Coronavirus Myths and Facts

Author: PeopleFinders on May 18th, 2020
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COVID-19, commonly referred to as the coronavirus, is a new virus that’s been getting a lot of media coverage recently. On March 11, 2020, the World Health Organization (WHO) formally categorized it as a pandemic.

In America and around the world, people have to work from home, some businesses have had to close their doors, and many people are uncertain about the future.

If you’re one of those people, you can try to keep yourself prepared for any future changes by educating yourself on some of the myths and facts surrounding the virus:

Myth: It’s Not Safe to Go Outside

Fact: In general, it’s safe to go outside if you’re on your own. The virus that causes COVID-19 isn’t able to stay airborne for very long. It only becomes airborne if it gets aerosolized, which typically only happens through coughing and sneezing.

That means if you need to take a walk around your block or you want to go to a nearby park, you can probably do so safely. However, in the interest of social distancing, just try to stay at least six feet away from anyone else you see.

Myth: You Should Wear a Mask If You’re Healthy

Fact: Masks don’t typically help you to avoid contracting COVID-19. Some medical professionals may wear specially-made masks that catch around 95% of airborne pathogens, but that’s not the same as the masks you’ll find on supermarket shelves.

A mask can help you to stop any aerosolizing germs if you cough or sneeze. In other words, a mask can reduce the wearer’s chance of infecting others. You should only wear a mask if you’re sick or you’re in contact with high-risk populations like elderly and immuno-suppressed individuals.

Myth: You Can Only Get Sick If You’ve Been to an Affected Area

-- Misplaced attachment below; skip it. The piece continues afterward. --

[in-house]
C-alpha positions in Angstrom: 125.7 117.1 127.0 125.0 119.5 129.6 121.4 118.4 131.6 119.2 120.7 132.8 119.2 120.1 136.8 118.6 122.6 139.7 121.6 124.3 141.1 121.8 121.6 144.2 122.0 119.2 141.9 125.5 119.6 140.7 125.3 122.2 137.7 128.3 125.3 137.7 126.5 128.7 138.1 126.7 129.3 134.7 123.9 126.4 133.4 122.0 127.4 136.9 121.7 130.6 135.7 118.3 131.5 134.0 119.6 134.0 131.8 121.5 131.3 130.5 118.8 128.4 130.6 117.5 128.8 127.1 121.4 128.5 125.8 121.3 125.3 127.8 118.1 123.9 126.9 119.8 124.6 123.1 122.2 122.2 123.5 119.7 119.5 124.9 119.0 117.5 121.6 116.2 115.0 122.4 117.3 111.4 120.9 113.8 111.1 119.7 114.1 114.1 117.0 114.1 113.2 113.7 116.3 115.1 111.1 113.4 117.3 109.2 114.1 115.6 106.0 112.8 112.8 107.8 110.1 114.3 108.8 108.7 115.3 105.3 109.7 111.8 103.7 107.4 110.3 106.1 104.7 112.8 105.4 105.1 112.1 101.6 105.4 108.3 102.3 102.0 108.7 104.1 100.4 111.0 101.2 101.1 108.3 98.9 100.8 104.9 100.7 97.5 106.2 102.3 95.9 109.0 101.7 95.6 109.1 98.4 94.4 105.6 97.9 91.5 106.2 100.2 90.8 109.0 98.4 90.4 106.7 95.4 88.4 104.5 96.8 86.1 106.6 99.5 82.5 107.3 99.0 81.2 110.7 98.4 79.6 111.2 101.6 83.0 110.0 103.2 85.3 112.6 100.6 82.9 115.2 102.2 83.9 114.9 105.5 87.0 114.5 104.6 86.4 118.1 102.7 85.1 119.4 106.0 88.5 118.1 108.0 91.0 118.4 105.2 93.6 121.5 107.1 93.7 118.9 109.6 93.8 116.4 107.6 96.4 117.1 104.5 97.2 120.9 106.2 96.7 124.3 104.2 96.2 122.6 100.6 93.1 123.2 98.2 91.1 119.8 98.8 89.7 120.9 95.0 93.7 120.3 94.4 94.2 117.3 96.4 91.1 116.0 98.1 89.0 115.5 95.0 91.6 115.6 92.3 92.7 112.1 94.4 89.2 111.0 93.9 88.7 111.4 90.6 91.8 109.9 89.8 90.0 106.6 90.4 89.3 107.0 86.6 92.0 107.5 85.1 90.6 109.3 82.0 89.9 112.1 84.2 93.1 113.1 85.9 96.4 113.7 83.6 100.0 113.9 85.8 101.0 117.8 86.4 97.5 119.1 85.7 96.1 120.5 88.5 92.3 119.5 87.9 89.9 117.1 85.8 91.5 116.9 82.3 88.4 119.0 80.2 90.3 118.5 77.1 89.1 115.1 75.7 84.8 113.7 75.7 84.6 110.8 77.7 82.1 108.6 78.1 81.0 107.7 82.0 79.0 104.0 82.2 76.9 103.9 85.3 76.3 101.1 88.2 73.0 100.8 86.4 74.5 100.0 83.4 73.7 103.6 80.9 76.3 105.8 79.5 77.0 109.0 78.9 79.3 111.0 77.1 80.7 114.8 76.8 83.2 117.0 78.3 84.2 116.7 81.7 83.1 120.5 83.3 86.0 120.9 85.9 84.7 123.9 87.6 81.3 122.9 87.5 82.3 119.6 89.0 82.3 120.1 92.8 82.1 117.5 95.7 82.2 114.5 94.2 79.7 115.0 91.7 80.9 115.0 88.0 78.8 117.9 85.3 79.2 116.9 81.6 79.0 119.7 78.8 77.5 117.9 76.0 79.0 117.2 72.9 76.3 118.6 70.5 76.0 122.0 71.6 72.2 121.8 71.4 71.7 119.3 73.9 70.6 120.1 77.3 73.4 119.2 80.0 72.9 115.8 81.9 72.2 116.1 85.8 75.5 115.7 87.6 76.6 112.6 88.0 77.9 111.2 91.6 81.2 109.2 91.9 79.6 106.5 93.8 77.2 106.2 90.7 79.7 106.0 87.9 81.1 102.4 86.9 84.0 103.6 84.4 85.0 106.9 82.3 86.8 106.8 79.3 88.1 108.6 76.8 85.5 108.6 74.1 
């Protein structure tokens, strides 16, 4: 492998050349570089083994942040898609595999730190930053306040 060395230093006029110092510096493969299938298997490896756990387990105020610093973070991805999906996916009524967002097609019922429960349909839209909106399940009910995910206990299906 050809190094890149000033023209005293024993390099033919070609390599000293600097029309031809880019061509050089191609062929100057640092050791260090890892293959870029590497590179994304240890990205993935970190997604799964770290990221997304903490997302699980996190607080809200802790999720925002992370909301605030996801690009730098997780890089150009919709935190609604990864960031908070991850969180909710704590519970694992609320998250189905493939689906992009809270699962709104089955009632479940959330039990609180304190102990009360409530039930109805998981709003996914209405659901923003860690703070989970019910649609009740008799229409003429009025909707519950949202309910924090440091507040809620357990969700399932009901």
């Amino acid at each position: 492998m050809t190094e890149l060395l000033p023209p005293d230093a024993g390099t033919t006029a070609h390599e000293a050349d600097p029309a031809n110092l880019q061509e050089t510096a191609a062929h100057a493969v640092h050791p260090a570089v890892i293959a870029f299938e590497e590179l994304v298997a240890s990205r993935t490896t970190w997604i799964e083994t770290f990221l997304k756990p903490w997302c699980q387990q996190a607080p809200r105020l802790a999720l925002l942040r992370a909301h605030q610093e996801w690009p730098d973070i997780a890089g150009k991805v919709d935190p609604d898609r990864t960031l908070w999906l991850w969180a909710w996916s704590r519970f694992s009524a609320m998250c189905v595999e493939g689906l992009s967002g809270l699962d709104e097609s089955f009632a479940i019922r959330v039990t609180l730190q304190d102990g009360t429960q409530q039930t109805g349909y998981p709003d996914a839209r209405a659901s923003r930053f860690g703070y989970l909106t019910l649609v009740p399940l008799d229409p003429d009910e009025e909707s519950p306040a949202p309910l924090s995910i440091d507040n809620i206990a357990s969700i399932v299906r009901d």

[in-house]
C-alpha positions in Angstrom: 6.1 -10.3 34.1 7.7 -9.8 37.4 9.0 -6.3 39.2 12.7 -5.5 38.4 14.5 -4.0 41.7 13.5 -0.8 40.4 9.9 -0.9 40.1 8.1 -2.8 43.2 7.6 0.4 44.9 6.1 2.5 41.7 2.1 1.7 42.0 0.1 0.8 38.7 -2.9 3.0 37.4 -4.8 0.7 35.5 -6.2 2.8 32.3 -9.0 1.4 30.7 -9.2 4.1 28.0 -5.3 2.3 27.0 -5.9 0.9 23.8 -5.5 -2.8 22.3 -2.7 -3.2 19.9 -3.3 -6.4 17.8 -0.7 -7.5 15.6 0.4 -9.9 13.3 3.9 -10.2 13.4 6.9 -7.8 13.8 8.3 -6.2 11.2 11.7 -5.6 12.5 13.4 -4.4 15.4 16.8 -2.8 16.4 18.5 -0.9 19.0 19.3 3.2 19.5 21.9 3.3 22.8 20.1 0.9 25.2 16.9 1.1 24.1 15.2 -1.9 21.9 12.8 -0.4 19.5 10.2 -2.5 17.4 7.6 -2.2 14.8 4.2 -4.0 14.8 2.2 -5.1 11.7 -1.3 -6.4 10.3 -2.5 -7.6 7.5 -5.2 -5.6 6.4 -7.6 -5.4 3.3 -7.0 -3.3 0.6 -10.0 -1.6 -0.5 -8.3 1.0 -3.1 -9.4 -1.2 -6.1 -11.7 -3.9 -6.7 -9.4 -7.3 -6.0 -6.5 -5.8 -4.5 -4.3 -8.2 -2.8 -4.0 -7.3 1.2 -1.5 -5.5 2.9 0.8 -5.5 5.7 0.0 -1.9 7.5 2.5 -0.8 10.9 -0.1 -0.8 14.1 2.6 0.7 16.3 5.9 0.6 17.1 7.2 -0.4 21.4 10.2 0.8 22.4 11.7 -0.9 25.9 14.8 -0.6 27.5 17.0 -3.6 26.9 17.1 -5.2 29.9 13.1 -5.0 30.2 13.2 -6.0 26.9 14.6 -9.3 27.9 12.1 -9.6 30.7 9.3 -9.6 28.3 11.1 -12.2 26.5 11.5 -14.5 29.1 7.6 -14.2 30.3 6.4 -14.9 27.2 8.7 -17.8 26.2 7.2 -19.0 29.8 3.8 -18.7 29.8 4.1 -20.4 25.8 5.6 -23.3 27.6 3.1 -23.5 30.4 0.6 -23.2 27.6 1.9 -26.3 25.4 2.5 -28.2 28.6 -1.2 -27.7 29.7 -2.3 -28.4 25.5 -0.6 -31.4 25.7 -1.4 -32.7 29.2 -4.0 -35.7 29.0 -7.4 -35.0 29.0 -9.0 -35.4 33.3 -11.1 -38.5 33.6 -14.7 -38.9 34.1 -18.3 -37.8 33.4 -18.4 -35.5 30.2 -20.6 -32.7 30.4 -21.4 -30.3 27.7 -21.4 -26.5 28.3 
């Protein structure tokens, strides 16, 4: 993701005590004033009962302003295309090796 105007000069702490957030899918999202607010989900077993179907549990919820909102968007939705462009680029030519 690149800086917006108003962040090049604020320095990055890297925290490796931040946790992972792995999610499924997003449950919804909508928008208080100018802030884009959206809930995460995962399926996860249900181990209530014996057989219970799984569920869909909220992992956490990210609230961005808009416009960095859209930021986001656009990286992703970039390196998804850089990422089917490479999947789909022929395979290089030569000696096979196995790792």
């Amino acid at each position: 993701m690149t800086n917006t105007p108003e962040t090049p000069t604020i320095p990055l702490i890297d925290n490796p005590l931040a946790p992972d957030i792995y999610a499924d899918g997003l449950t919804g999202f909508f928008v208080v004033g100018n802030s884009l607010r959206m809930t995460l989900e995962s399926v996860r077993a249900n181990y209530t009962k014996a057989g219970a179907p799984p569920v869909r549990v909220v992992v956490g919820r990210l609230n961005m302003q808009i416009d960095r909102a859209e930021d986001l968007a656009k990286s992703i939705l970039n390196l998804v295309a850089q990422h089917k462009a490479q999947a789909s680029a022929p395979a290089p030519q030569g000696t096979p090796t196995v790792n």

Fact: Community spread is a very real thing in the United States now. Although previously it was mostly a concern for people who had recently been to a highly affected area, like China or Italy, it’s now considered to be part of the wider spread of illnesses in the United States.

You’re only at high risk if you’re in contact with someone who has COVID-19 or carries COVID-19, although it’s still difficult to say who all those individuals are at this point. That means you should treat every person as a potential carrier.

Myth: You Should Go to the Doctor If You Feel Sick

Fact: Right now, doctors and hospitals are fairly overwhelmed. It’s best to let them use their time, energy and resources helping people who have dangerous symptoms that could constitute a serious threat to their health.

If you have symptoms more akin to a mild or moderate cold and you’re not in a high-risk group, you should probably just stay home and monitor yourself. Anyone who’s worried can just call their doctor to ask about symptoms.

Myth: You’ll Know If You Have COVID-19

Fact: It’s possible that around 20% of all people who carry the virus responsible for COVID-19 have absolutely no symptoms. That doesn’t include people with mild symptoms, who might attribute symptoms to allergies or the common cold.

Unless you’re tested for it, there’s no real way to “know” if you have COVID-19. In the meantime, you should treat social distancing seriously and stay home even if you feel fine. You never know who you might pass the virus onto if you don’t.

Myth: There’s a Cure for COVID-19 On the American Market

Fact: As of right now, there’s no approved antiviral cure for COVID-19 on the American market. Neither is there a vaccine. Some other countries have either developed cures or started work on cures, but they’re not publicly available in the United States.

If you’re going to purchase products that purport to “cure” or “help with” COVID-19 symptoms, you should try to make sure you’re not being scammed by checking those companies out with PeopleFinders. When you use PeopleFinders, you can more easily check for frauds and scams of any type.

For example, do you know who’s actually selling these products? Using the phone number available on the website, you can perform a reverse phone lookup to try and verify that the people behind that phone number are the people they actually claim to be.

Conclusion

It’s easy to panic and worry about your future as the COVID-19 crisis continues. However, while there are a lot of questions and a lot of worries to deal with, you should also think carefully before spreading misinformation. If you want to combat scams and fraud, use PeopleFinders.

The PeopleFinders blog is also available with information to help your family stay safe during this difficult time. This is the second in a series of articles about the coronavirus.

Image attribution: vchalup – stock.adobe.com

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